By using the Nine Bradford-Hill criteria, we can assess causation for just about anything
Reading Time: 3 minutes
Discerning between association and causation in telomere biology

Just a brief link to a study which really cuts to the core of what I believe to be the essential truth of aging and disease. That the erosion of telomeres in our stem cells is both a necessary and sufficient cause of disease formation for the changes we associate with aging.

When we were recently in Berlin, they boasted how the expatriate Albert Einstein taught at Humbolt University there. Another famous Humbolt scientist is honored by this statue we saw of Robert Koch, whose four postulates set the foundation for microbiology in 1884:

2015-08-30 15.27.46

  1. The microorganism must be found in abundance in all organisms suffering from the disease, but should not be found in healthy organisms.
  2. The microorganism must be isolated from a diseased organism and grown in pure culture.
  3. The cultured microorganism should cause disease when introduced into a healthy organism.
  4. The microorganism must be reisolated from the inoculated, diseased experimental host and identified as being identical to the original specific causative agent.

When discussing causation in experimental science, the broader metric is the Bradford-Hill Criteria. I will plagiarize my own blog posting about this topic to bolster my stem cell theory of aging and disease:

“Telomere shortening causes aging!

I can make this statement but how do you objectively establish causation versus association?  In epidemiology, we use the NINE BRADFORD-HILL criteria, which represent common sense rules of logic.   The more of the criteria you have, the more likely something is actually CAUSING something else and not just associated.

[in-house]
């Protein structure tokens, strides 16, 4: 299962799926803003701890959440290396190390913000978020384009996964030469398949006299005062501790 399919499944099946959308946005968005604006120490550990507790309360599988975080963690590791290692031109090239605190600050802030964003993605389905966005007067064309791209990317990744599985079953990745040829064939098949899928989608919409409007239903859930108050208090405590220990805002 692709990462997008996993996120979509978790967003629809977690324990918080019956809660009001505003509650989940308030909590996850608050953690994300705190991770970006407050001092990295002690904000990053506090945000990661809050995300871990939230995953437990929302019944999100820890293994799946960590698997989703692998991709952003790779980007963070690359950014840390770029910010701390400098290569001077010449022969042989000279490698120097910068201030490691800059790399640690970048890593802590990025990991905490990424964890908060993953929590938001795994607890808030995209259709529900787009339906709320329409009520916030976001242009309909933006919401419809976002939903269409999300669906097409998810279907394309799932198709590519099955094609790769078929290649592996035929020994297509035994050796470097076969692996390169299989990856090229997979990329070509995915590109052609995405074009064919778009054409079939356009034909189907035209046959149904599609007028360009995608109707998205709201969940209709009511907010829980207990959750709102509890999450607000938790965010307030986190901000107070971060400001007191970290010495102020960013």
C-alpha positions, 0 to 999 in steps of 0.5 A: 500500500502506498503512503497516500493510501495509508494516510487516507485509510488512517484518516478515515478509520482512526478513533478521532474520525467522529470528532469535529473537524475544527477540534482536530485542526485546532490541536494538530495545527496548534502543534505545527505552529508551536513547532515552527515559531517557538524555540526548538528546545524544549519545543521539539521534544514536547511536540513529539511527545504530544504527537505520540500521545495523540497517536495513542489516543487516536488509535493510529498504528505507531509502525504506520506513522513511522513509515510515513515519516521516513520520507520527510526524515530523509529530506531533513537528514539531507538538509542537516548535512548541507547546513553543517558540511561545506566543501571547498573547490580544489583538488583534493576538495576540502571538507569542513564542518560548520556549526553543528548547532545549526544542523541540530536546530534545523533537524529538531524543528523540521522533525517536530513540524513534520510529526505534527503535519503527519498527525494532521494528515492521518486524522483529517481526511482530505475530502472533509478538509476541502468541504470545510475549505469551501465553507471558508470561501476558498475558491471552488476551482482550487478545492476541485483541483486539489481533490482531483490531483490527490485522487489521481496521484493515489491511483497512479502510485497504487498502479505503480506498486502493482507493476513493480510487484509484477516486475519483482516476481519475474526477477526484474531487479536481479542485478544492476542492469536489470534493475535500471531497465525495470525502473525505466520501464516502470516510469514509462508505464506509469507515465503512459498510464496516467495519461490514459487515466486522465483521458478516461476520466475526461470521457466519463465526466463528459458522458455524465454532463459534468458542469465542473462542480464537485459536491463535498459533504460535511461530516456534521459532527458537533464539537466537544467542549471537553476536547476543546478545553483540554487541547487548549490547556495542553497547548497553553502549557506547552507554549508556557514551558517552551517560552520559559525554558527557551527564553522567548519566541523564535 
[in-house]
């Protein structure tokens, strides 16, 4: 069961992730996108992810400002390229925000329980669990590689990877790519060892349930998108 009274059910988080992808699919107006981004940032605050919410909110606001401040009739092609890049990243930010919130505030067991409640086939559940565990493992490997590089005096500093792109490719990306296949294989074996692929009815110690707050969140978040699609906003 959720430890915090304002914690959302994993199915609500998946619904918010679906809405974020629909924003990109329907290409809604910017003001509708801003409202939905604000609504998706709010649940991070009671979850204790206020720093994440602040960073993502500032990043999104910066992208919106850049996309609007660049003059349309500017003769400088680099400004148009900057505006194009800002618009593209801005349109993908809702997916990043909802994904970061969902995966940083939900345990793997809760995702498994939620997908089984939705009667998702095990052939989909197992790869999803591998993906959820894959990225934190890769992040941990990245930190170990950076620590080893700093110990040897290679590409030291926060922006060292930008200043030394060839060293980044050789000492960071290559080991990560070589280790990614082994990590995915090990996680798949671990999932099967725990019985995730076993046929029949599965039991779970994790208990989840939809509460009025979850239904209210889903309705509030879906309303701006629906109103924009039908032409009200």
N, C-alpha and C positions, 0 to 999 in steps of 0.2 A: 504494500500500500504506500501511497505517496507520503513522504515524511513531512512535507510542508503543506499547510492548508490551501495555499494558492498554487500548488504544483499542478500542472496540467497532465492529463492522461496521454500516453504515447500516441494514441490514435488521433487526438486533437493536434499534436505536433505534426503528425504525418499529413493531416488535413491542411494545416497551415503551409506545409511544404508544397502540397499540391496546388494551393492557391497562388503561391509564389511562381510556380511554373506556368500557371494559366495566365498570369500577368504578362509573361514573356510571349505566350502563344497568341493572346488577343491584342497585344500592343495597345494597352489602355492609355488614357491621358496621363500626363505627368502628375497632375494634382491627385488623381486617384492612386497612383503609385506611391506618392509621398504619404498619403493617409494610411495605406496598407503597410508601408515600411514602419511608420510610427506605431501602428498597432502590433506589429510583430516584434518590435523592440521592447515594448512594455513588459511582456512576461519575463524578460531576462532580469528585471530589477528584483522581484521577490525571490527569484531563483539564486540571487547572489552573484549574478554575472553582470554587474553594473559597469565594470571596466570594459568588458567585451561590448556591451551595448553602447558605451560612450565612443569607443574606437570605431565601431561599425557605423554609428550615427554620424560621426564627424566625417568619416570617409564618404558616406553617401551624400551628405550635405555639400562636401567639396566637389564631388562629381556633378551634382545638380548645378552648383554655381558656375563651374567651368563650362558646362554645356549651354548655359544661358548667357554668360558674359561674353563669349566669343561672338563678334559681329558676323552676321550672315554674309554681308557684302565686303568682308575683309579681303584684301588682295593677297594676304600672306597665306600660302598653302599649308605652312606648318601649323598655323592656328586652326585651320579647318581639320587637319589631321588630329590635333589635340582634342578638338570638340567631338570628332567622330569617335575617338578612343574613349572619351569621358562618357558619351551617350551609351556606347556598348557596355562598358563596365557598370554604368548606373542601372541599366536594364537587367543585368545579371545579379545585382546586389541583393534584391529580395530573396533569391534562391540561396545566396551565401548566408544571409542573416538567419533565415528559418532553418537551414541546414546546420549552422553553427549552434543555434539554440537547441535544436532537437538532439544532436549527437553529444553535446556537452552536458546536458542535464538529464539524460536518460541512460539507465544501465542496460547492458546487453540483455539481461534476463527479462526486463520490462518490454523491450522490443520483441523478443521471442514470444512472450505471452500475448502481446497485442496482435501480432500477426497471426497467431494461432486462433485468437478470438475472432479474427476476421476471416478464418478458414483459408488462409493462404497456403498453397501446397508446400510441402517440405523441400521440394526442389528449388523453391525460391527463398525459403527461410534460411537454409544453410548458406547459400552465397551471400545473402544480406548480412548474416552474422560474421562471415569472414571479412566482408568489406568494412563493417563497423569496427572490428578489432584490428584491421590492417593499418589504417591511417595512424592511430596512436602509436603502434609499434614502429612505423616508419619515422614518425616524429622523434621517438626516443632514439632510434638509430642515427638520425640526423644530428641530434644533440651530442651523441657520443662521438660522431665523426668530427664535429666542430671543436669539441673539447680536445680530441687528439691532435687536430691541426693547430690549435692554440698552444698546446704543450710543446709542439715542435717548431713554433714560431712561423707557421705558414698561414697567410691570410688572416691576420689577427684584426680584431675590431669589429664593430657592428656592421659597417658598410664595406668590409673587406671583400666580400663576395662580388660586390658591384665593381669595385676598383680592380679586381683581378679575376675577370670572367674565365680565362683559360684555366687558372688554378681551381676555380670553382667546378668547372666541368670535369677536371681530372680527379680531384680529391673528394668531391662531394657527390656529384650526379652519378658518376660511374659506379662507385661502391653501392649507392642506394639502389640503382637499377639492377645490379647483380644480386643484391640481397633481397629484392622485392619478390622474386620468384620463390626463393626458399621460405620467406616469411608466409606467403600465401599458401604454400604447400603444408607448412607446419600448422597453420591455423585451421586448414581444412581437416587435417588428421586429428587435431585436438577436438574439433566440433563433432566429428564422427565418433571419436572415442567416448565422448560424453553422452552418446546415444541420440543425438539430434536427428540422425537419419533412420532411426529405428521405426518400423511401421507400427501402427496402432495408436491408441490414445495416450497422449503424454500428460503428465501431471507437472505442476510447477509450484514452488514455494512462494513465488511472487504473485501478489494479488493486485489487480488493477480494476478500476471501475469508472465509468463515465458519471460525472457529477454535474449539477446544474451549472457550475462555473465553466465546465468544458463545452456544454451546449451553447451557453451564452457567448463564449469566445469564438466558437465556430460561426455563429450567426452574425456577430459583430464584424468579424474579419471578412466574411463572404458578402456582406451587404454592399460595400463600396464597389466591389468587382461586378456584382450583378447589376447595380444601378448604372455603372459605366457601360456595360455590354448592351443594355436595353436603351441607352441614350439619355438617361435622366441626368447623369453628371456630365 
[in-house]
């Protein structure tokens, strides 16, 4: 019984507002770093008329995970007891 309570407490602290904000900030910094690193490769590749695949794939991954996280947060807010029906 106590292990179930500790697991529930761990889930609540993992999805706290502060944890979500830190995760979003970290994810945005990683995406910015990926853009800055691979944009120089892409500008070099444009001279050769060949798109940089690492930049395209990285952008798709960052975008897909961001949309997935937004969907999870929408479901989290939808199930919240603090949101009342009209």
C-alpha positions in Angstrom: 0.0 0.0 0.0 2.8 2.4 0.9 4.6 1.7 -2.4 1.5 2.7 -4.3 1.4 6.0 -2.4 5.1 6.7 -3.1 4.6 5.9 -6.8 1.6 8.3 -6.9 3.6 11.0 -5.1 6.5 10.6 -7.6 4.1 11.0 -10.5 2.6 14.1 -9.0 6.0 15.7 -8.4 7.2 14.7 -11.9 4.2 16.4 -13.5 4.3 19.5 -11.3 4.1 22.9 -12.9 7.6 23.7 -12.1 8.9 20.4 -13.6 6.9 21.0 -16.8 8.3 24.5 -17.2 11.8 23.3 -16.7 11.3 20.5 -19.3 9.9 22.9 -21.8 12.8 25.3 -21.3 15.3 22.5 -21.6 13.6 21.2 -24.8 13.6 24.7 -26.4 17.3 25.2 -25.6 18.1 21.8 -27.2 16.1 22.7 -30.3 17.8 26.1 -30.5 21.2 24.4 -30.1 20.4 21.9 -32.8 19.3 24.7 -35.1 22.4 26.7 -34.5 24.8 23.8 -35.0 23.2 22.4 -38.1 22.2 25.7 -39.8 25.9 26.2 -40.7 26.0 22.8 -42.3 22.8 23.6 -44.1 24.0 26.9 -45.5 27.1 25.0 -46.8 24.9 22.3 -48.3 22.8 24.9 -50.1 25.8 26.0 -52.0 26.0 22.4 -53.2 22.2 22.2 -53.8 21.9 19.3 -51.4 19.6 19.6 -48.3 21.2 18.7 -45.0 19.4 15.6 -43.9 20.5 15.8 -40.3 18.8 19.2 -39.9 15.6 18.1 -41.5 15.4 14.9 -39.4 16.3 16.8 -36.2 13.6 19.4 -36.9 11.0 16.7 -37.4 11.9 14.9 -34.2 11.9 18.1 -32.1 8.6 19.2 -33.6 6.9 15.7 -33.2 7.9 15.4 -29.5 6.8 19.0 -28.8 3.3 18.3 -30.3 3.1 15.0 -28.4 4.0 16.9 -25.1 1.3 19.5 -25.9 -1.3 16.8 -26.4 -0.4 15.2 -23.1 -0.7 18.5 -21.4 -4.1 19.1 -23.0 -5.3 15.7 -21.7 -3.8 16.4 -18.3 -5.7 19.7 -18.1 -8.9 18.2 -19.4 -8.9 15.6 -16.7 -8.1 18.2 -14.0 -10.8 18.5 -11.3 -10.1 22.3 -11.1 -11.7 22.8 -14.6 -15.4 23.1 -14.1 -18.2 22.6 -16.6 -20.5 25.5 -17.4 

Anyone can come up with a theory.  Here are some popular ones: the sun travels around the earth, gods roll dice to decide our destinies, evil spirits can cause madness.

By using the Nine Bradford-Hill criteria, we can assess causation for just about anything. Let’s say I have a theory that “having four wheels on a vehicle causes lethal motor vehicle accidents.” After all, almost all of the lethal MVA’s are associated with four-wheel vehicles. Intuition tells us this is association and not causation but let’s go through the process to show you how the criteria work:

STRENGTH –  good.  Most accidents involve cars with four wheels.
CONSISTENCY – again good, given most MVA’s involve passenger cars
SPECIFICITY    – poor.  Motorcycles and 18-wheelers are more lethal than four wheel accidents.
TEMPORALITY: fair. You usually need four-wheels to get into an MVA
GRADIENT: poor in either direction.  Fewer wheels (Motorcycles) and more wheels (trucks) are more lethal.
PLAUSABILITY: poor. Why would four wheels do this?
COHERENCE: poor. Why would four wheels do this?
EXPERIMENTAL EVIDENCE: poor.  NTSB tests have not been done comparing four wheels with two wheels because the outcome is obvious. Just ask any ER physician.
ANALOGY: poor.  Who is more nimble, you or your dog or cat? Four legs, like four wheels is a good foundation.

What about the theory that telomere shortening causing aging?

STRENGTH – excellent. The older you are, the shorter your telomeres. The fastest shortening comes with premature aging syndromes (Progerias)

CONSISTENCY – excellent. All humans age and all humans show telomere shortening as they age.

SPECIFICITY – excellent. Shortening telomeres are a hallmark most  of the Progerias

TEMPORALITY- good.  Shortening of telomeres occurs before aging appears

GRADIENT – excellent.  The older you get, the shorter they get

PLAUSABILITY – excellent.  Loss of protection of the ends of chromosomes allows for DNA rearrangement

COHERENCE – excellent. Loss of protection of the ends of chromosomes allows for DNA rearrangement and subsequent disease

EXPERIMENTAL EVIDENCE – Nature has done these experiments in the form of the Progerias which involve DNA repair deficiencies.

ANALOGY: excellent.  Telomeres protect the tips like aglets on shoelaces.  Another analogy is that aging chromosomes are like candles burning on both ends.”

Leave a Comment

Your email address will not be published. Required fields are marked *

How can I help you?

Drop me a line to find out